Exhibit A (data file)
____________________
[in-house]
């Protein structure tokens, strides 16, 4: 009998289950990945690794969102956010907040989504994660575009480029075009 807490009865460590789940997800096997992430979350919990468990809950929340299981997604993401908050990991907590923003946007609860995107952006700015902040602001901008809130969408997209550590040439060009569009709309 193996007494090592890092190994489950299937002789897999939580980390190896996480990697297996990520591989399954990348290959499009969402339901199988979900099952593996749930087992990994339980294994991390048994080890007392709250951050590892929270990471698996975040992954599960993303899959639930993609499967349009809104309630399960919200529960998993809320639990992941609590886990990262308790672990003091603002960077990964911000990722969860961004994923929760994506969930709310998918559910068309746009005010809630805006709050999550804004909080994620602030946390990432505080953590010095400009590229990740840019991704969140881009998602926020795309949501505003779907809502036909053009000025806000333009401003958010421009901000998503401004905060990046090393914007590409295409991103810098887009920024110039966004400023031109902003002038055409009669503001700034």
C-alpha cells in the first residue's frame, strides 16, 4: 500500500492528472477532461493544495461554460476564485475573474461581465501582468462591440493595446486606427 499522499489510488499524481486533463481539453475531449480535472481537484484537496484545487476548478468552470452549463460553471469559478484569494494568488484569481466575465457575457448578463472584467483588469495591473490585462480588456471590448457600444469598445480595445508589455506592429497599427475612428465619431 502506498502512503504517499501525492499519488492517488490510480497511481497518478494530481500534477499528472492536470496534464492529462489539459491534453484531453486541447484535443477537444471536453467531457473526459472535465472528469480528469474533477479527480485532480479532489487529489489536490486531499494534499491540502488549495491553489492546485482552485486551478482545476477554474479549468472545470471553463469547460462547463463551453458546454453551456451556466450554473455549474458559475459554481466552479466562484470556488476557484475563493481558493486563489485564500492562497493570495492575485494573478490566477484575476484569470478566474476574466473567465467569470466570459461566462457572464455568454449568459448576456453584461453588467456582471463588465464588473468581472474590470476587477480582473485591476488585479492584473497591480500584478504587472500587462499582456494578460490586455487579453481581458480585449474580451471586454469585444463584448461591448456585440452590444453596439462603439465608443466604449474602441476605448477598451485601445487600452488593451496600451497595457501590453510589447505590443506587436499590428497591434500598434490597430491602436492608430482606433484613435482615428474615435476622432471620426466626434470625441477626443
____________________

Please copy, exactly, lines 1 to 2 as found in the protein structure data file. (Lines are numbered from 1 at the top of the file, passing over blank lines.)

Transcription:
[in-house]
């Protein structure tokens, strides 16, 4: 009998289950990945690794969102956010907040989504994660575009480029075009 807490009865460590789940997800096997992430979350919990468990809950929340299981997604993401908050990991907590923003946007609860995107952006700015902040602001901008809130969408997209550590040439060009569009709309 193996007494090592890092190994489950299937002789897999939580980390190896996480990697297996990520591989399954990348290959499009969402339901199988979900099952593996749930087992990994339980294994991390048994080890007392709250951050590892929270990471698996975040992954599960993303899959639930993609499967349009809104309630399960919200529960998993809320639990992941609590886990990262308790672990003091603002960077990964911000990722969860961004994923929760994506969930709310998918559910068309746009005010809630805006709050999550804004909080994620602030946390990432505080953590010095400009590229990740840019991704969140881009998602926020795309949501505003779907809502036909053009000025806000333009401003958010421009901000998503401004905060990046090393914007590409295409991103810098887009920024110039966004400023031109902003002038055409009669503001700034």